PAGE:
6. Altria
  7. Apple
  8. Wells Fargo
  9. Pfizer
  10. Verizon

S&P500 Index (top 10 holdings):

  1. Apple
  2. Microsoft
  3. Exxon
  4. Johnson and Johnson
  5. General Electric
  6. Facebook
  7. Amazon
  8. Berkshire Hathaway
  9. AT&T
  10. Wells Fargo

It seems that the top 10 holdings differ quite a bit.  The SPP US index seems to be a mix between the S&P500 and the Dow Jones Industrial index.

SPP Balanced Fund International Equities (top 10 holdings):

  1. Total
  2. Banco Santander
  3. BMW
  4. Cash
  5. Deutsche Post
  6. Atlas Copco
  7. Statoil
  8. Nidec
  9. Sumitomo Mitsui
  10. AXA

MSCI EAFE Index (top 10 holdings):

  1. Nestle
  2. HSBC Holdings
  3. Novartis
  4. Roche Holdings
  5. Royal Dutch Shell A
  6. Total
  7. BP
  8. Toyota Motor Corp
  9. Royal Dutch Shell B
  10. British American Tobacco

The biggest divergence is with the international portion of the SPP where it appears to have real active management.  Although their international performance in 2017 beat the index, I’m always weary over active management over the long-term.

Final Thoughts

Overall, the SPP is a fairly attractive option as an easy and fairly cheap way for investors to get access to a balanced mutual fund.  While the Canadian and US holdings are fairly close to the index, there is a significant difference in the international holdings.   Personally, I would stick to a traditional index portfolio (like Vanguard all in one ETFs), but this is a viable option as well.  Also with the added bonus of making the RRSP contribution with a credit card.

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FT About the author: FT is the founder and editor of Million Dollar Journey (est. 2006). Through various financial strategies outlined on this site, he grew his net worth from $200,000 in 2006 to $1,000,000 by 2014. You can read more about him here.

{ 6 comments… add one }
  • Bernie August 27, 2018, 7:27 pm

    The Saskatchewan Pension Plan Balanced Fund may have returned an attractive 8.1% over the past 32 years but it has not faired as well in more recent times. Over the past 15 years the average annual return has dipped to 6.7%. This isn’t bad but it pales in comparison to perennial outperformer Mawer Balanced Fund who returned an average 8.6% over the same period with less volatility and downside. The Mawer fund outperformed the SPP fund in 14 out of the 15 annual periods.

    • Wes September 1, 2018, 1:25 pm

      That is very true. Mawer Balanced Fund has outperformed SPP. But considering that purchasing Mawer requires a minimum $5000, requires a brokerage account or a mutual fund sales rep to perform the purchases, the SPP is much more accessible, has no administration or transaction fees to worry about and is much easier to set up. For some investors, this would be a big draw. Also, comparing the returns on the fund to other passive investments, the SPP has held up fairly well. The poster on this forum has only gone 5 years, but compared to a lot of the Couch Potato portfolios, it has held up fairly respectively for a balanced fund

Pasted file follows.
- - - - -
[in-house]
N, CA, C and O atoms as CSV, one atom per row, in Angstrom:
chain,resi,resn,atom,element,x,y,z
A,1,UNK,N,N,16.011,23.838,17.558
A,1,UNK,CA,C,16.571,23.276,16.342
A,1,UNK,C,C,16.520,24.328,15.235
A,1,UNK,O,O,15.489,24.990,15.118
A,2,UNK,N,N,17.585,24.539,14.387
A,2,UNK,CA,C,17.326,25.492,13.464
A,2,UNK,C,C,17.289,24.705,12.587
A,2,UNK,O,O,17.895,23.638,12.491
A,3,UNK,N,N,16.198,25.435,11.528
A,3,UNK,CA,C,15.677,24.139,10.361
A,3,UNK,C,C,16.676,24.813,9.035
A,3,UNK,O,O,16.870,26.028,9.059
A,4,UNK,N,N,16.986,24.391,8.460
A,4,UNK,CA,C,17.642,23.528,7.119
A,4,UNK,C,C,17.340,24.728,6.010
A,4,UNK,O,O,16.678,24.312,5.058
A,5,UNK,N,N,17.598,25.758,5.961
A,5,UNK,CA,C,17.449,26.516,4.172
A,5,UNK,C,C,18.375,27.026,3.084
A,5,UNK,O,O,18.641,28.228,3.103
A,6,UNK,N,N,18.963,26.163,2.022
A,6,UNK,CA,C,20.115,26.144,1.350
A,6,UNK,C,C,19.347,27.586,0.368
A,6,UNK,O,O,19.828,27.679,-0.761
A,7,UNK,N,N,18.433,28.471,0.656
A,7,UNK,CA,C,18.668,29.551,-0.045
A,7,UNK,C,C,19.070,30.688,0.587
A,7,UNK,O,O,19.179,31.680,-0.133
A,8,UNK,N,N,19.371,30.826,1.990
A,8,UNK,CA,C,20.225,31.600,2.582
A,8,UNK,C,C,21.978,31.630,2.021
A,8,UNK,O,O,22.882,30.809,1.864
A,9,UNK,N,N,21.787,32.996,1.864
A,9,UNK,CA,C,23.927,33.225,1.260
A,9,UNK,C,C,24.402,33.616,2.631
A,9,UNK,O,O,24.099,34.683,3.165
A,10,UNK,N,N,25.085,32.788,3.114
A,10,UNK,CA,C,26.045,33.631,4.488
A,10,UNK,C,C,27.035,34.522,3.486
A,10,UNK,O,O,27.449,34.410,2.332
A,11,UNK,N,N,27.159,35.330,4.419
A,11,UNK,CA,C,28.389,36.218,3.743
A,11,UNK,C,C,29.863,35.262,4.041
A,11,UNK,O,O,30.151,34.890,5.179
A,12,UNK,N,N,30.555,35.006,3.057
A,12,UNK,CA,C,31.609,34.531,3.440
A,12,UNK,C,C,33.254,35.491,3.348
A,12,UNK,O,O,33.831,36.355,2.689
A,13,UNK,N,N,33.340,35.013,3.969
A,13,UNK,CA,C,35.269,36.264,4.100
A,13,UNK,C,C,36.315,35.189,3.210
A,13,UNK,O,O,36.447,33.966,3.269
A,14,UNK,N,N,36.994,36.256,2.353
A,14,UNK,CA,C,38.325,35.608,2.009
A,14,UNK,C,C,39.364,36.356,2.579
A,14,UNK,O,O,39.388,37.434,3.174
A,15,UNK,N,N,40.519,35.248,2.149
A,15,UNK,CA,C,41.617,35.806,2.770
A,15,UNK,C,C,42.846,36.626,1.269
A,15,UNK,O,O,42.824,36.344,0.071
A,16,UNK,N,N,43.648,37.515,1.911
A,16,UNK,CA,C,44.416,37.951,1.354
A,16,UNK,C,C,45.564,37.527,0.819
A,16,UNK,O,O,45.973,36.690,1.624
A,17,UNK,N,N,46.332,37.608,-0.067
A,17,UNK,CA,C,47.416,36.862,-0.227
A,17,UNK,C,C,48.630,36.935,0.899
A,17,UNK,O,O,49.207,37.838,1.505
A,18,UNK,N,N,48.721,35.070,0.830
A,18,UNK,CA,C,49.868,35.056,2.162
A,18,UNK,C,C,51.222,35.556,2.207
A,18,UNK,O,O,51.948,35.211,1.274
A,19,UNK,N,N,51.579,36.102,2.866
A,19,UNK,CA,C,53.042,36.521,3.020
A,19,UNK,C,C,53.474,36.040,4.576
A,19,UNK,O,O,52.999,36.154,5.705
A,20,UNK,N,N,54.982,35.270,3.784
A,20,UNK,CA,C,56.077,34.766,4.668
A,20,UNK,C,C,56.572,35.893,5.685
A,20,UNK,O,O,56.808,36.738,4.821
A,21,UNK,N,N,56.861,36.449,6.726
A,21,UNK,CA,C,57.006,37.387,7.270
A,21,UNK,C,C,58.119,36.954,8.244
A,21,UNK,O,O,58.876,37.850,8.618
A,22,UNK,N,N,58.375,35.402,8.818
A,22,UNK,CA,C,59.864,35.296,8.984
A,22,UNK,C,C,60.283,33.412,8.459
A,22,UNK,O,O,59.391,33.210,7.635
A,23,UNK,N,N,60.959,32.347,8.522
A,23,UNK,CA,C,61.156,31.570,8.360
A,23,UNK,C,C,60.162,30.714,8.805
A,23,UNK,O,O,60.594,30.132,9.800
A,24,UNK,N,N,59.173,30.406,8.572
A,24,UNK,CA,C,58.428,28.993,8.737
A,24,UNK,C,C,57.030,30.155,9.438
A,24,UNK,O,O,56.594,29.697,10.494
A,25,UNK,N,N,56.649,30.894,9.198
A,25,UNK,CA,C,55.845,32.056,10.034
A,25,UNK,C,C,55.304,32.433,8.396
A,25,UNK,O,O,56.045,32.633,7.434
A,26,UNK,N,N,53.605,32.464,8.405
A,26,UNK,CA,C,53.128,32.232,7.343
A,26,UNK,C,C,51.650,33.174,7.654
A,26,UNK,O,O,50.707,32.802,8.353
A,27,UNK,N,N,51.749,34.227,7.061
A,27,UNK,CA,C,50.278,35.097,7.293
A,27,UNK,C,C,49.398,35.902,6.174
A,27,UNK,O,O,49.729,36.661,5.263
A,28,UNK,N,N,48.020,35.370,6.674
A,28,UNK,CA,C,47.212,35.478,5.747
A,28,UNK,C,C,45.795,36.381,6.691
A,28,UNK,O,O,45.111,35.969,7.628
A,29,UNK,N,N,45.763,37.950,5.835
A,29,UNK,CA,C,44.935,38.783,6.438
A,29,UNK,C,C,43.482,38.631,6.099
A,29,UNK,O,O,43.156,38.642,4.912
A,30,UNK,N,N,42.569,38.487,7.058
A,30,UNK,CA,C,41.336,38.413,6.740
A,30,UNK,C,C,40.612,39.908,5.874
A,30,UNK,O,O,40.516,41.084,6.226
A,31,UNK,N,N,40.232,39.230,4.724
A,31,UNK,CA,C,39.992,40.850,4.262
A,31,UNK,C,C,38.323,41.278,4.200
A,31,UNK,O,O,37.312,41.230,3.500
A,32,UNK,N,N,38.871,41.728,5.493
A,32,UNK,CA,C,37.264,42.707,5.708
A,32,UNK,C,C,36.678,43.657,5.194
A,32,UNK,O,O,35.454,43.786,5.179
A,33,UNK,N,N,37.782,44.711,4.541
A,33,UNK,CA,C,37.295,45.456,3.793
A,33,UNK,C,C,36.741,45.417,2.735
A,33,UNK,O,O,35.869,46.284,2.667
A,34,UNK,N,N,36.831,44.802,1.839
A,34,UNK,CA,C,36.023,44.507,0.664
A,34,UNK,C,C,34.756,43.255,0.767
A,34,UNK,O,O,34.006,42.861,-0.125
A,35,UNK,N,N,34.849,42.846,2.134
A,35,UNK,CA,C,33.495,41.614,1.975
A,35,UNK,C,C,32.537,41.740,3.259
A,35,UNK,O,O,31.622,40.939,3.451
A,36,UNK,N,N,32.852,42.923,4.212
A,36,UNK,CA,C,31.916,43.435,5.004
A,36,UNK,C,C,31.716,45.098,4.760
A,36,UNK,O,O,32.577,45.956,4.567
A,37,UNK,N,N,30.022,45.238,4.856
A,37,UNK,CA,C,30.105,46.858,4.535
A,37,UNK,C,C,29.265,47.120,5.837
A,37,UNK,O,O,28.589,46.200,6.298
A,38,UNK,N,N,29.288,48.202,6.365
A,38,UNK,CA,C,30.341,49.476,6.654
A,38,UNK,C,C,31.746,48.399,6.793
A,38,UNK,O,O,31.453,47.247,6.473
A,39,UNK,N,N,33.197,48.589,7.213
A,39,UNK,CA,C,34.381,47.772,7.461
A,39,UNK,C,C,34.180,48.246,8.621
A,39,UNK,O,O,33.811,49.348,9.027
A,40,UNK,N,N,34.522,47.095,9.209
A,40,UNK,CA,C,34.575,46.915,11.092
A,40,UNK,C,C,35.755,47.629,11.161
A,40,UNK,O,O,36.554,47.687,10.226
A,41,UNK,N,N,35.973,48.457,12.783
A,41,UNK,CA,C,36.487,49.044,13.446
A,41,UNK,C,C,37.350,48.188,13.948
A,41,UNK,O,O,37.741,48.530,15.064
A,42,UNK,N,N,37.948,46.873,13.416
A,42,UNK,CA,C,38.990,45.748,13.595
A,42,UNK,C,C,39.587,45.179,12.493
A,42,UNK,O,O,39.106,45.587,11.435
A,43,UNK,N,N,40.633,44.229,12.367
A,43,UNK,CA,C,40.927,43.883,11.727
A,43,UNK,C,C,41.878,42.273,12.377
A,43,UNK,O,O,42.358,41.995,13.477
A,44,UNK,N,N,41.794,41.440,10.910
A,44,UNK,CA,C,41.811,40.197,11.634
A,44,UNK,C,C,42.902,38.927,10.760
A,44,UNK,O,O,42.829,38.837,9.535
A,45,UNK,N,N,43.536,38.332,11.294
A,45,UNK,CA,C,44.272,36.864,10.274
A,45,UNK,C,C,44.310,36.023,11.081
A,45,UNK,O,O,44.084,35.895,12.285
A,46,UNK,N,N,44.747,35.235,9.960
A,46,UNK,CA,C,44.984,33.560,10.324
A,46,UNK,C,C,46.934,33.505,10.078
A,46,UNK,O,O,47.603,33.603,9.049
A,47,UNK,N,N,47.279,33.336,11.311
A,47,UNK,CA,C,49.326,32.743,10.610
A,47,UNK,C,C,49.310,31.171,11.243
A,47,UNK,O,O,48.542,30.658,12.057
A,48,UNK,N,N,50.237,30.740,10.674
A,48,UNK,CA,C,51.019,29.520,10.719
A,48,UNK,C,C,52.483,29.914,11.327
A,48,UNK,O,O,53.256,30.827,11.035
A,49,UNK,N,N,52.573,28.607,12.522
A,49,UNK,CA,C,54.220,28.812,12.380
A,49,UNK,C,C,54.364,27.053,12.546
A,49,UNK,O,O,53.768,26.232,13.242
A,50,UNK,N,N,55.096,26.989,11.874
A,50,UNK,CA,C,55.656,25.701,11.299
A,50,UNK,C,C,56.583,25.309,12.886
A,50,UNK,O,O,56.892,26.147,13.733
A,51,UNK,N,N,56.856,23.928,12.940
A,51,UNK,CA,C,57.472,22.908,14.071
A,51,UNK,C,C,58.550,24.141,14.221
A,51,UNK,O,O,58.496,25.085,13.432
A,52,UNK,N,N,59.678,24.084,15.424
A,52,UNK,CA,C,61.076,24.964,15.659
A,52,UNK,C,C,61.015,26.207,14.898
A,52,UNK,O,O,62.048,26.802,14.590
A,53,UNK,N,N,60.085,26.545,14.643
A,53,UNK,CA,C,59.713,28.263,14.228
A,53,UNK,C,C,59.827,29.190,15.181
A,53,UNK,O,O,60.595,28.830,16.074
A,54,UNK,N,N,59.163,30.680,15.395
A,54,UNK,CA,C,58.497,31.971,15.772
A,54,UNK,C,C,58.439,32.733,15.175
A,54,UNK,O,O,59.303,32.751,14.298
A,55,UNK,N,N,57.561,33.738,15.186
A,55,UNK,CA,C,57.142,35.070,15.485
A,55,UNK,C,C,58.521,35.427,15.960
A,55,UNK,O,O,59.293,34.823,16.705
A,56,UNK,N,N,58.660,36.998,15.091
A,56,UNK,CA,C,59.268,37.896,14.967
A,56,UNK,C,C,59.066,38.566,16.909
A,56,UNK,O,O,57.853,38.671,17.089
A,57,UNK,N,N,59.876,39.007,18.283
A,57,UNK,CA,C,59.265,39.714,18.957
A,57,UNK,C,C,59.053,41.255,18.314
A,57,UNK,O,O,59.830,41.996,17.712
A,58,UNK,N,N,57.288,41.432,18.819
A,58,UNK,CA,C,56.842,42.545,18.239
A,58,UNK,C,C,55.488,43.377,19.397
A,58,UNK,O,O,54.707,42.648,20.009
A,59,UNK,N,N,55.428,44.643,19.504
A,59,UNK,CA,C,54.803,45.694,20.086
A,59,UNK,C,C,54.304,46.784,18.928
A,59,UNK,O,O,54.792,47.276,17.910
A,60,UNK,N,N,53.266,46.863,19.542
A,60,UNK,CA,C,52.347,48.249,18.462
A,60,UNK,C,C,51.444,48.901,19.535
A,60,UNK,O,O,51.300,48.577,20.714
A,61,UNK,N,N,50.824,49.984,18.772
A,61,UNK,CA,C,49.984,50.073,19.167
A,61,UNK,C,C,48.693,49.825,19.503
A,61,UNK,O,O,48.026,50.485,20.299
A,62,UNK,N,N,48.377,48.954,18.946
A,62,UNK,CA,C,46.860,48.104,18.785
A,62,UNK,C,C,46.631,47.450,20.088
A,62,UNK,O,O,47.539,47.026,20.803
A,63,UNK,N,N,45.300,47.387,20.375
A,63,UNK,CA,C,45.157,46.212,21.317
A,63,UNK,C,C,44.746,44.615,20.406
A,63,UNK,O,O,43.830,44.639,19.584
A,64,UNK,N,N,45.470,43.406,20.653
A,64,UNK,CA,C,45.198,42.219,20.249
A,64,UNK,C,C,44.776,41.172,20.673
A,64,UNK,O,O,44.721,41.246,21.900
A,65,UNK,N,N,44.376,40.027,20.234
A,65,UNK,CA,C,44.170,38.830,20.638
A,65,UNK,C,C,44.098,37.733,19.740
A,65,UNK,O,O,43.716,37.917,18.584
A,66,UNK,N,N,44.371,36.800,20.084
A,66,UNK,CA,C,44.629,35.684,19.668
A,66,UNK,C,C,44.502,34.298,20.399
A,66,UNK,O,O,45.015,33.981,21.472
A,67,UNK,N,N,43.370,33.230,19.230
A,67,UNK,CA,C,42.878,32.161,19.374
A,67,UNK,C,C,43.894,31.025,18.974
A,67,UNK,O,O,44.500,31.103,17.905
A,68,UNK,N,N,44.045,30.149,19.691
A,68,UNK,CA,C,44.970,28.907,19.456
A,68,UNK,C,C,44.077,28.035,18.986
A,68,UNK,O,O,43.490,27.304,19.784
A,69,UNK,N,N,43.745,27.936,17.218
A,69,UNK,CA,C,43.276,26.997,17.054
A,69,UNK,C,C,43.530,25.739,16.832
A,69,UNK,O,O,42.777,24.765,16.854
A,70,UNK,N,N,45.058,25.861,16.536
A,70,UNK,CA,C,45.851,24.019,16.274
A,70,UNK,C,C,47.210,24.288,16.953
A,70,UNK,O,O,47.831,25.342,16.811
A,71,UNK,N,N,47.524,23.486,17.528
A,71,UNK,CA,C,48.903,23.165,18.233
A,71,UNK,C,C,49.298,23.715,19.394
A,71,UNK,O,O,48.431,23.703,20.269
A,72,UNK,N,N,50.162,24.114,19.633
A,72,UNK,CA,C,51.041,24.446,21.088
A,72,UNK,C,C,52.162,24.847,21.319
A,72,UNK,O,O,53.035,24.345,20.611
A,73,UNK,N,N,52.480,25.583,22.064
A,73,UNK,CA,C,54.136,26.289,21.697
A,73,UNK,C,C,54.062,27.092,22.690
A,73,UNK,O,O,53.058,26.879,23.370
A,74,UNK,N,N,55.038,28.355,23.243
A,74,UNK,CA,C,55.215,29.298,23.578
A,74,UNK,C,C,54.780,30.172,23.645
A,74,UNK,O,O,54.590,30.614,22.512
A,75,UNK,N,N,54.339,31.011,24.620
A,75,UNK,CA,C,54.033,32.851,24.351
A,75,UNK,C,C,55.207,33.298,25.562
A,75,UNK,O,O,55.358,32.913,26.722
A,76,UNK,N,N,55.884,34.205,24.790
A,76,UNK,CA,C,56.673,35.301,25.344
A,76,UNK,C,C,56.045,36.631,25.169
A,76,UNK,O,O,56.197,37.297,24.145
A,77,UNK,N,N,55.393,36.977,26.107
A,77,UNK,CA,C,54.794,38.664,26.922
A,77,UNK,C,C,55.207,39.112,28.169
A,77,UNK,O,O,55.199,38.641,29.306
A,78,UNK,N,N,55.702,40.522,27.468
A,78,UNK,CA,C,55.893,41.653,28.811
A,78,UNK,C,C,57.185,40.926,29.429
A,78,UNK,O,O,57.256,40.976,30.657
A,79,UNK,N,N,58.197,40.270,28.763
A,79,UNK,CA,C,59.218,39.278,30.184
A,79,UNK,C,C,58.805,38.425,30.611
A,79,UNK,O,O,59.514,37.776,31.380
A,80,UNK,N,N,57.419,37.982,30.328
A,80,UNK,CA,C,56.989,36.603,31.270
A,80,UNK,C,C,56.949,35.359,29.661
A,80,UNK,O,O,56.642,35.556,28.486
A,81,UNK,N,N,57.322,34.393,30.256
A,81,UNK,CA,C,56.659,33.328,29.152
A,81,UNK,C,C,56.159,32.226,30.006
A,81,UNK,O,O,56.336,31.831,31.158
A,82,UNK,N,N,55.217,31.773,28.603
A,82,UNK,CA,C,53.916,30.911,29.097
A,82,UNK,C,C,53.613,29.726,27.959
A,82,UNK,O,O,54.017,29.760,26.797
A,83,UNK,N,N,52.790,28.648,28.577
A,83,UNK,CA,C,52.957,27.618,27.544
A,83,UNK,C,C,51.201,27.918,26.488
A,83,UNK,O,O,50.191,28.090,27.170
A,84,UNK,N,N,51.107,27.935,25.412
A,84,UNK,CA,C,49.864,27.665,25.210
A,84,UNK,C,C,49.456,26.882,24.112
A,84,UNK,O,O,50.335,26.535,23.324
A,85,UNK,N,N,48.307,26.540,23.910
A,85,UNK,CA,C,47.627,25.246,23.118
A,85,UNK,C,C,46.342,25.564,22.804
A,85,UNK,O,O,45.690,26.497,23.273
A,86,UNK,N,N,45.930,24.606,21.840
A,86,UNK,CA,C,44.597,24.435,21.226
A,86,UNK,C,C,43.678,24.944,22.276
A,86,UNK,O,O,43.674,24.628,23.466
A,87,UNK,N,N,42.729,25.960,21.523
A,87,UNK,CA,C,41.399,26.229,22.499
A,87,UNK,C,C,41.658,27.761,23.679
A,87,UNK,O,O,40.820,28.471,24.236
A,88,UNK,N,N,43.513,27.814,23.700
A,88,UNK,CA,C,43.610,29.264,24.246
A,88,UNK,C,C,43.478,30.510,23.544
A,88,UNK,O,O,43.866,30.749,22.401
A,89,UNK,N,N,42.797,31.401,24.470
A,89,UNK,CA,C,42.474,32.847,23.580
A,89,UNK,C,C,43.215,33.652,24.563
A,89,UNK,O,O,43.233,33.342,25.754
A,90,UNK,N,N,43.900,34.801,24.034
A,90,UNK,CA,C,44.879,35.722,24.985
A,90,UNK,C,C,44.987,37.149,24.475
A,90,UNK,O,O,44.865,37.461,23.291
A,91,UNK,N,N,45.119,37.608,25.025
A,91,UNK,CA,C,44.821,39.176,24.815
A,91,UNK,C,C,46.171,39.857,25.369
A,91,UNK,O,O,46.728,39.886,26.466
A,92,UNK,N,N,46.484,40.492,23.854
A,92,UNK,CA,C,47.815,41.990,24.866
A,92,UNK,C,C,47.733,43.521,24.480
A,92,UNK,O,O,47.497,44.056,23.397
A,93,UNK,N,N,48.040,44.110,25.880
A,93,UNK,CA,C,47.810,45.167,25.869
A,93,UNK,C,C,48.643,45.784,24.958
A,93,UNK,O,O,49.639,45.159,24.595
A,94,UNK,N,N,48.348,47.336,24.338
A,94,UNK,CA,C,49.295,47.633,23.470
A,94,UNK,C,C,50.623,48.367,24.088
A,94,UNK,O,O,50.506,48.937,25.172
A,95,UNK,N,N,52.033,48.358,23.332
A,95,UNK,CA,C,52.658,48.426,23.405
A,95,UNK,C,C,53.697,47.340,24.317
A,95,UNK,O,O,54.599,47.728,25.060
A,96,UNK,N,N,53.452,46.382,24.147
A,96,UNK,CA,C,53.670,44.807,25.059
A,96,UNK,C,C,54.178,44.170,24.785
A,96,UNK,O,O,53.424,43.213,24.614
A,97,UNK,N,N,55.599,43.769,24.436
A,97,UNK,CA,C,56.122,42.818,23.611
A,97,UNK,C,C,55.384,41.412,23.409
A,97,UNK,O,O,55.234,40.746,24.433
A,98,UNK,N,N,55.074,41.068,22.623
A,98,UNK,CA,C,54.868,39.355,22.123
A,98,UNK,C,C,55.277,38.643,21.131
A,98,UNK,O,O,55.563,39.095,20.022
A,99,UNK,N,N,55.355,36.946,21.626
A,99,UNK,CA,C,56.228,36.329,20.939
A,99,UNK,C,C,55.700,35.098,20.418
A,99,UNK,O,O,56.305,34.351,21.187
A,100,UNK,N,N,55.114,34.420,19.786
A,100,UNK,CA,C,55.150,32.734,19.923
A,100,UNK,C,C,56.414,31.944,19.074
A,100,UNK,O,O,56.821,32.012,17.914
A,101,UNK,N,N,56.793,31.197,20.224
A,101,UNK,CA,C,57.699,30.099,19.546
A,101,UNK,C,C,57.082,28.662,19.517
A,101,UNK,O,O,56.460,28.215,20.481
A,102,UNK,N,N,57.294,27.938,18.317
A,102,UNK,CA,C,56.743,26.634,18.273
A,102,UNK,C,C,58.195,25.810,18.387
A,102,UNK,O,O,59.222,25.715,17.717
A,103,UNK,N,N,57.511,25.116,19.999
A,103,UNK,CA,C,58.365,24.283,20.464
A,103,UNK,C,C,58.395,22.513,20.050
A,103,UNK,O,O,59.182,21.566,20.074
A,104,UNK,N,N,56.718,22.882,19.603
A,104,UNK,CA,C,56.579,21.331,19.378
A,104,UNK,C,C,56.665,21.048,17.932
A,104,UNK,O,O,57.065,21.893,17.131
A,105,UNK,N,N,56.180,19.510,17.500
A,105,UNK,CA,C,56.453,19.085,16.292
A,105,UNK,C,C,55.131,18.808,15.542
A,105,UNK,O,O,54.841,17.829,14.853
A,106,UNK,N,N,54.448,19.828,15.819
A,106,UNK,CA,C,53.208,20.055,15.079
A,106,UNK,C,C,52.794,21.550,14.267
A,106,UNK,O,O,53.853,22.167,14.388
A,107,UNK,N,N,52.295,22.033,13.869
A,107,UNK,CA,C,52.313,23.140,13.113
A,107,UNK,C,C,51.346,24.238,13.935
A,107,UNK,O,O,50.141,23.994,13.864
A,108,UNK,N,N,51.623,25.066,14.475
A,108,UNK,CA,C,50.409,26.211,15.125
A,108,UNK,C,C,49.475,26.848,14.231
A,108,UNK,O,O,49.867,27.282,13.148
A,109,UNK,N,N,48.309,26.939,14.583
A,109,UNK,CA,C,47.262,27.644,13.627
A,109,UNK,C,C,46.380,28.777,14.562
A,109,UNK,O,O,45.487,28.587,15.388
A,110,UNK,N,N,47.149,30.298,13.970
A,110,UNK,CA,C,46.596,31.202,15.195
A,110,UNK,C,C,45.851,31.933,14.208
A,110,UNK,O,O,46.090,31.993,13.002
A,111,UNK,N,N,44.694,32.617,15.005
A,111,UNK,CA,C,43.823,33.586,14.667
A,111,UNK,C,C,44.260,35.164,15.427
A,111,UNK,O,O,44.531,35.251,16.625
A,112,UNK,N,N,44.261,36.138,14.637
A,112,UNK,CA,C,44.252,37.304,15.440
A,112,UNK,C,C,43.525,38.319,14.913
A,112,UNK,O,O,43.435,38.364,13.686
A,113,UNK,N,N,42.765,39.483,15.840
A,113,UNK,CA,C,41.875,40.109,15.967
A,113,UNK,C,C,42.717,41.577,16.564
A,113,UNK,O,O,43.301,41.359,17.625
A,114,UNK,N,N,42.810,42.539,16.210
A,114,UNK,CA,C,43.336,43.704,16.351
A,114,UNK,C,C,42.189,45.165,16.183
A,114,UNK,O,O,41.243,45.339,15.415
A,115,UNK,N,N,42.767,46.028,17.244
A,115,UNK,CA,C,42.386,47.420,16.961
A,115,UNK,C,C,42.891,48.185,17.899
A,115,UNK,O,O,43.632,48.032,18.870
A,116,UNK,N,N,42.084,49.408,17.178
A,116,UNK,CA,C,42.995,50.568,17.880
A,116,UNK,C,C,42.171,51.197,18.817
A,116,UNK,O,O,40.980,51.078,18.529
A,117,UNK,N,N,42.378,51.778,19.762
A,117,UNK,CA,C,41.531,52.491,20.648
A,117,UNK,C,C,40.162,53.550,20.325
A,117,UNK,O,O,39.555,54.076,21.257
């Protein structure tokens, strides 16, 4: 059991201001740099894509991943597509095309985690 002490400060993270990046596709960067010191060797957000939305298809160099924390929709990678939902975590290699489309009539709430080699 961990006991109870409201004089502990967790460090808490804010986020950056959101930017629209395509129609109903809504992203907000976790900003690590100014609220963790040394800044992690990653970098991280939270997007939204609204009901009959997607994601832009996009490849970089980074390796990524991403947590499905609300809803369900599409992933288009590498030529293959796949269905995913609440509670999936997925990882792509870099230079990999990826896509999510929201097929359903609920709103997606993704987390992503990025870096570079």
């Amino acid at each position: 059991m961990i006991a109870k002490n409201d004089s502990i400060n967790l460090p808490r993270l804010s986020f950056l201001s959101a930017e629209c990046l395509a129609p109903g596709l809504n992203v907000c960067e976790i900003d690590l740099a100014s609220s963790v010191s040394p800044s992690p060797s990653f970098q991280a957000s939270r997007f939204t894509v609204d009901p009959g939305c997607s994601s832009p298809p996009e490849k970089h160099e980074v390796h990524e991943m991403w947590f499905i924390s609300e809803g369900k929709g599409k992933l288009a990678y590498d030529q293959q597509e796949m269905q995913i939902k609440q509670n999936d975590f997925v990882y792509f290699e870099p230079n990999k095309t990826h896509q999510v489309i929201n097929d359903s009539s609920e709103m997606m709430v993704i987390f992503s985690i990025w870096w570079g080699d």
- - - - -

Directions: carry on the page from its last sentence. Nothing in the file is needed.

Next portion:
https://forums.redflagdeals.com/passive-investment-comparison-thread-trial-mode-suggestions-requested-2218030/

  • FT August 27, 2018, 7:54 pm

    Thanks for the feedback Bernie . I didn’t know the mawer fund was so impressive. Have you examined their holdings ? Are they closet indexers ?

    • Bernie August 28, 2018, 5:39 pm

      Mawer Balanced Fund (MAW104) originated in early 1988. The lifetime annualized return is 8.44% with only two down years, -2.25% in 1994 and -16.11% in 2008. The MER is 0.92%. I can’t imagine that they would have overachieved had they been closet indexers. The fund holdings are comprised of a mix of their other funds which typically also beat the index benchmarks they track.
      Here is the current mix:
      Holdings Weighting
      Mawer Canadian Bond Series O 30.38%
      Mawer US Equity Series O 18.70%
      Mawer International Equity Series O 18.60%
      Mawer Canadian Equity Series O 14.02&
      Mawer Global Small Cap Series O 7.17%
      Mawer New Canada Series O 3.23%
      Mawer Global Bond Series O 2.16%
      Mawer Canadian Money Market Series O 0.06%

  • Gail Bebee August 31, 2018, 6:32 pm

    Given a choice, I would not lock in my RRSP money until age 55. I think it is best to maintain financial flexibility if you have an option. I too am a big fan (and investor) in the Mawer balanced fund which I think is a better alternative than the SPP.

    • FT September 3, 2018, 9:02 pm

      Thanks for the feedback Gail. Would you mind sharing your investment strategy? Do you own any of the Mawer funds?